5 Oliver Wendell Holmes Jr.
President Teddy Roosevelt appointed Oliver Wendell Holmes to a seat on the Supreme Court in 1902 and he served there until he was just a few months shy of his 91st birthday. He was known for his short, quotable decisions and for how often he dissented, even when it disappointed the president who had nominated him to his position. But mostly importantly, Holmes is known as the writer of the decision saying that the First Amendment is void in a case where a person’s speech poses a “clear and present danger” to those around him. He was the first to use the example of shouting fire in a crowded theater and stood up for the concept again when he protested the Espionage and Sedition Acts during WWI.
4 Hugo Black
The honorable Hugo Black didn’t take the same tack as the last few justices on this list. In fact, he was an advocate of judicial restraint and believed that the Supreme Court shouldn’t be involved in deciding economic or political policy, even if they had the opportunity. He believed that the job of a Supreme Court justice was to make sure that the constitution was being enforced not to be creative with it. That meant that there were times when he opposed all of his liberal colleagues on the Warren court and times when he was the sole liberal voice, specifically on issues of communism and McCarthyism.
3 William J. Brennan Jr.
Associate Justice Brennan was one of the long-sitting justices on the Supreme Court and therefore was there both when the court was heavily liberal and when it leaned heavily conservative. And through it all he remained consistent, arguing against the death penalty, for abortion rights and the rights of individuals over corporations. But Justice Brennan’s is particularly known for his defense of the bill of rights. While eight different presidents came in and out of office, Brennan fought to guarantee these liberties, not only at the federal level, but at the state level and to extend their reach as far as possible.
2 Earl Warren
From 1953 to 1969 Earl Warren kept up the work that the honorable John Marshall had started, strengthening the standing of the Supreme Court in relation to the other two branches of government. He was a believer in judicial activism: using the court to achieve social goals, not just as a place to interpret the law. And while he may not have been the most accomplished legalist to ever hold the position, he was an expert at playing the politics of the court to achieve the results he wanted. The most famous example is Brown vs. the Board of Education, in which the Supreme Court ruled that segregation was unconstitutional which led to the desegregation beyond just the schools that the case had originally been about.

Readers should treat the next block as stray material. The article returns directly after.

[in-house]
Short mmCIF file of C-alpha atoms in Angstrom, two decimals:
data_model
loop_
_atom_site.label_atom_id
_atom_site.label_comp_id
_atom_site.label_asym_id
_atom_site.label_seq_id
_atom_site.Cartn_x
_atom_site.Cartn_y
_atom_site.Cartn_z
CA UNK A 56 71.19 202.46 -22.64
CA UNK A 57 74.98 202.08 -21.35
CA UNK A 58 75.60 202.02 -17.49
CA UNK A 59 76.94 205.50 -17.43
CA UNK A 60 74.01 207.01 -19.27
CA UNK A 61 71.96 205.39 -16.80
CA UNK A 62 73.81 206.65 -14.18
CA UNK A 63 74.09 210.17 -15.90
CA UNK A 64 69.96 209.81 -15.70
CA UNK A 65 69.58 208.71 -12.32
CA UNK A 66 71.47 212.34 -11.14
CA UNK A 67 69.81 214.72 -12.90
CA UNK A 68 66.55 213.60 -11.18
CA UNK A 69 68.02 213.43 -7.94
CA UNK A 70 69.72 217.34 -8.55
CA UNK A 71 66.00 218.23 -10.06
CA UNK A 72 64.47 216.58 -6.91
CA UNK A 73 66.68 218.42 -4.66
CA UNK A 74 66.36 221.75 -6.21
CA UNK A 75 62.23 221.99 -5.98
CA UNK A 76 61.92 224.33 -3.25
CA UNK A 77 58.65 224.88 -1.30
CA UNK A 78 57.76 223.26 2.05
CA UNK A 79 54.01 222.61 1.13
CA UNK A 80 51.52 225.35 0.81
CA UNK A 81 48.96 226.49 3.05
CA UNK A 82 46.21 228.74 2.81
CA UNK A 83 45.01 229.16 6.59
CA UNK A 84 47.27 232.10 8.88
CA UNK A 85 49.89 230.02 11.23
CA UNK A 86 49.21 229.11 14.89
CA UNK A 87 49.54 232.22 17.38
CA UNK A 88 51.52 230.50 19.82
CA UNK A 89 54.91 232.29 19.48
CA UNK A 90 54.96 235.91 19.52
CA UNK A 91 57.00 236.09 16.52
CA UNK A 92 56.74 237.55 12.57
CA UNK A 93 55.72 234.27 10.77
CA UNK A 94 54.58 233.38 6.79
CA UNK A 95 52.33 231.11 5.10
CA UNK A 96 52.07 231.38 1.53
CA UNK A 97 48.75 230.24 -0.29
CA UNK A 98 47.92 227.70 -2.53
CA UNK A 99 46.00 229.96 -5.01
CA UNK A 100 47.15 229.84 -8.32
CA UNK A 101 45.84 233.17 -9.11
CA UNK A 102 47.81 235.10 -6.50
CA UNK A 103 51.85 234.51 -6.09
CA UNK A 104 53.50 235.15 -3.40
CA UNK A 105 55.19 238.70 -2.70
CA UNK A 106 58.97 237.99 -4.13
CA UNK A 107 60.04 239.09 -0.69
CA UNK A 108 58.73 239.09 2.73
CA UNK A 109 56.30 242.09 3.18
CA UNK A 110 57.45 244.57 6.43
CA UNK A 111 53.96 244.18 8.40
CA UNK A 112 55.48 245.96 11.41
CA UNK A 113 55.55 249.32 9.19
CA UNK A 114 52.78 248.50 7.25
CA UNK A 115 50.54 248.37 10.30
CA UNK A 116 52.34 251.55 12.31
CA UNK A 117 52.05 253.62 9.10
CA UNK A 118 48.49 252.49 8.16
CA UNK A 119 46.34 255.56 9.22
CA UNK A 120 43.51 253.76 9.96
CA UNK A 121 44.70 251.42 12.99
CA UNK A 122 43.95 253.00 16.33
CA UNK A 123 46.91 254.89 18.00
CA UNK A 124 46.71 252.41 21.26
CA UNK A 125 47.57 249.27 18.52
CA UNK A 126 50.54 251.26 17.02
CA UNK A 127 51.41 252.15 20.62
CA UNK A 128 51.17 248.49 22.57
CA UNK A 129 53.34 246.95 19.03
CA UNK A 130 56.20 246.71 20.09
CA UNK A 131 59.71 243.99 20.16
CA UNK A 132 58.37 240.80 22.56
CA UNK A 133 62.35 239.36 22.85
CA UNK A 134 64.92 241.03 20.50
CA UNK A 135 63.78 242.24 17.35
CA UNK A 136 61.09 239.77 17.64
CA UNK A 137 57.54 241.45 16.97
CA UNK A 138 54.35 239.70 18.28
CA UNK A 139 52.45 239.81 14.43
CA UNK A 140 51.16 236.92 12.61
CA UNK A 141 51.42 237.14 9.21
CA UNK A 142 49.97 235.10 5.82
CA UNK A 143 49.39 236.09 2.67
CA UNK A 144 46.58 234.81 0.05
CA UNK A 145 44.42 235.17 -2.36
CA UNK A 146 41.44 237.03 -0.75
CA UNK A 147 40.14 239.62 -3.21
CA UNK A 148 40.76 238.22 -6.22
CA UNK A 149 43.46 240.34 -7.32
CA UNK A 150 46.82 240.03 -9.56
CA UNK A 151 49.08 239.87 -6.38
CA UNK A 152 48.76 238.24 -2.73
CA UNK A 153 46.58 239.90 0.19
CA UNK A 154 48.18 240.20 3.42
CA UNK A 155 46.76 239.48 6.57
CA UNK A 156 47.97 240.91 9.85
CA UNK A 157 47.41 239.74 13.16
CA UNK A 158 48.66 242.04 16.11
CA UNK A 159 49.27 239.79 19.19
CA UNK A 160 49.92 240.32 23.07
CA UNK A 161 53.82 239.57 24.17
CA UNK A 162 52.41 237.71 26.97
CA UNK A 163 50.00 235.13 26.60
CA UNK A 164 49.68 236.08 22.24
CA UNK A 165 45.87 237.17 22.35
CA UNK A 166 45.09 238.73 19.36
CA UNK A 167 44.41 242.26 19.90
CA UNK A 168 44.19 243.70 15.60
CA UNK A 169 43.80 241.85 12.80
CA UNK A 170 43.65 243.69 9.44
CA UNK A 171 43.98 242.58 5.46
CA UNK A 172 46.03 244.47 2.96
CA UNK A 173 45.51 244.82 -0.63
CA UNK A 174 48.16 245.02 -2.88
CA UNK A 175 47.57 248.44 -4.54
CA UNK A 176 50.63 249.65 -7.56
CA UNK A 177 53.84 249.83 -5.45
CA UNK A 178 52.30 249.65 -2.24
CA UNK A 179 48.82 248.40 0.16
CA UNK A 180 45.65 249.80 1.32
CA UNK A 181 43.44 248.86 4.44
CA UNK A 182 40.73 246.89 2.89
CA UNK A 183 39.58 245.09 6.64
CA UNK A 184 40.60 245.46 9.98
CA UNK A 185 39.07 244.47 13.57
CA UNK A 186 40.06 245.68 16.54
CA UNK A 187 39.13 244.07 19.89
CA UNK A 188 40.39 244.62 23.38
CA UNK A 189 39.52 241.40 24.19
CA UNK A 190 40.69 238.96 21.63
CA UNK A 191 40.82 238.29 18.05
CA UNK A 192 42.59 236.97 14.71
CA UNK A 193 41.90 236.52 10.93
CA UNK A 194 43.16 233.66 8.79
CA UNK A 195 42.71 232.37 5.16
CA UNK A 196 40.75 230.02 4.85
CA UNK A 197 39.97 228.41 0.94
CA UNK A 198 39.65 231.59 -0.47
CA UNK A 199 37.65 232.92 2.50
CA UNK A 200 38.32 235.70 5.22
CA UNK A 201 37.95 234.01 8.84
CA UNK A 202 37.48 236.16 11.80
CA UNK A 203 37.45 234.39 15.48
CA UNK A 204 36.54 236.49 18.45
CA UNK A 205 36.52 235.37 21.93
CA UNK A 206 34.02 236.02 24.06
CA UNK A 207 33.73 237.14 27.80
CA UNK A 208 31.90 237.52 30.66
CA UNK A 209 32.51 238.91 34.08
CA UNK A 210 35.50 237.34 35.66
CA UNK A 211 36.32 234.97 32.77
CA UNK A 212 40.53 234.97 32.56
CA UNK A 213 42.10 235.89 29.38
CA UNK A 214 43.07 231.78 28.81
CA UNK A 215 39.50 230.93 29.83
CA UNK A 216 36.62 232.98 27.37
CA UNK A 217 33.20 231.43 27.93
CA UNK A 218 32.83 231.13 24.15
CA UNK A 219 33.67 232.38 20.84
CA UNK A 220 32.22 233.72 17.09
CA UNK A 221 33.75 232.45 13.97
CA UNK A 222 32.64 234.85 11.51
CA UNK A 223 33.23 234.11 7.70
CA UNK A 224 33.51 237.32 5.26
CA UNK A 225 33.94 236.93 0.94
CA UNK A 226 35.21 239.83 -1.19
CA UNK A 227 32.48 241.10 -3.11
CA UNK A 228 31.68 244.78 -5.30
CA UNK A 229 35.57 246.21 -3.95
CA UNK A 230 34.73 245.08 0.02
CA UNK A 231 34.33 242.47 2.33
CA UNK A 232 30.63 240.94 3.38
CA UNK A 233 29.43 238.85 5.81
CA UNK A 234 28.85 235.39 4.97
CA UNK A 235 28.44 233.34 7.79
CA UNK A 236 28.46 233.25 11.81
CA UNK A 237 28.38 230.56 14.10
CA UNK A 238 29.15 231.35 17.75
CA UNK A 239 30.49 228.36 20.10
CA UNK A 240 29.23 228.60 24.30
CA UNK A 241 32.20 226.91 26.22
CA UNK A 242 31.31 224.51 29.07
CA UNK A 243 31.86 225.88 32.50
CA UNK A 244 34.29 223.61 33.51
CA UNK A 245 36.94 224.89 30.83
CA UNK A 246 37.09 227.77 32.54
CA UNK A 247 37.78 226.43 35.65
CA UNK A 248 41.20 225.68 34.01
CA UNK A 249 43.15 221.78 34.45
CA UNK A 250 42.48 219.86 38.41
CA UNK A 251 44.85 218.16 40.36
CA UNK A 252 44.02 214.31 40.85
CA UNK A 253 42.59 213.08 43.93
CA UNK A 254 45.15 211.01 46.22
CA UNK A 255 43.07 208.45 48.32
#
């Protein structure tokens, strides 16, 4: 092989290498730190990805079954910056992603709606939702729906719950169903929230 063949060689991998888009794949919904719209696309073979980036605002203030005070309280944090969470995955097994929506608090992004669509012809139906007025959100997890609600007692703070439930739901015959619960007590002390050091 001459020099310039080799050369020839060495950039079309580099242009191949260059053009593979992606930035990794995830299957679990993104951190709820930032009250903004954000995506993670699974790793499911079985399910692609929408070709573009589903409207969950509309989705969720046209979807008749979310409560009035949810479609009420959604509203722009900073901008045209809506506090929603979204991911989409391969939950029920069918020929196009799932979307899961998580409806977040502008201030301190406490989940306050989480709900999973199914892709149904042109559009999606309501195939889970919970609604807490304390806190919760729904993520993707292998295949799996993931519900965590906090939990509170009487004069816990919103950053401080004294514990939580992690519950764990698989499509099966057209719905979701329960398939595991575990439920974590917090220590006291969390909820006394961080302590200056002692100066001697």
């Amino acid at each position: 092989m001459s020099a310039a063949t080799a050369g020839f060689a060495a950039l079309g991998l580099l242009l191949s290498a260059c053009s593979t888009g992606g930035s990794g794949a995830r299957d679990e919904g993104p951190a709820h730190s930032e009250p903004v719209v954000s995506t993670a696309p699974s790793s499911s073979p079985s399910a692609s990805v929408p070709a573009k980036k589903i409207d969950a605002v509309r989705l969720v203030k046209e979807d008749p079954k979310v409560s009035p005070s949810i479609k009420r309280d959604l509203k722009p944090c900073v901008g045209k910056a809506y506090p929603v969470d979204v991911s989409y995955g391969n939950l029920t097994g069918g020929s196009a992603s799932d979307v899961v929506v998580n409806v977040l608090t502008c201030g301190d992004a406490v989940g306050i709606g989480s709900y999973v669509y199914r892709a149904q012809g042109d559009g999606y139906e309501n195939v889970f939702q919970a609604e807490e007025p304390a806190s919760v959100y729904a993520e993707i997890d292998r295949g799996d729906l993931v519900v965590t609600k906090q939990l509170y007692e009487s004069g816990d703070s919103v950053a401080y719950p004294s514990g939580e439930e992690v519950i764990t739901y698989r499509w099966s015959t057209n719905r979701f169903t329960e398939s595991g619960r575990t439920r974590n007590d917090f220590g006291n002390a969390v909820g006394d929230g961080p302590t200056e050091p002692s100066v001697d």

1 John Marshall
John Marshall is to the Supreme Court as George Washington is to the presidency. But he wasn’t actually the first chief justice of the Supreme Court. That honor is held by John Jay, who was nominated by Washington on the day the role of the Chief Justice was signed into law. The first three chief justices served for a total of twelve years but Marshall was chief justice for nearly thirty-five years. He was appointed right before John Adams left office, leaving Marshall as a strong federalist in a government primarily controlled by Thomas Jefferson’s party, the Republicans, who believed in stronger states and weaker national government. But by using the cases that came before him, Marshall spent his thirty-five years on the bench strengthening the power, reputation and responsibilities of the Supreme Court and the Constitution and with them, the federal government.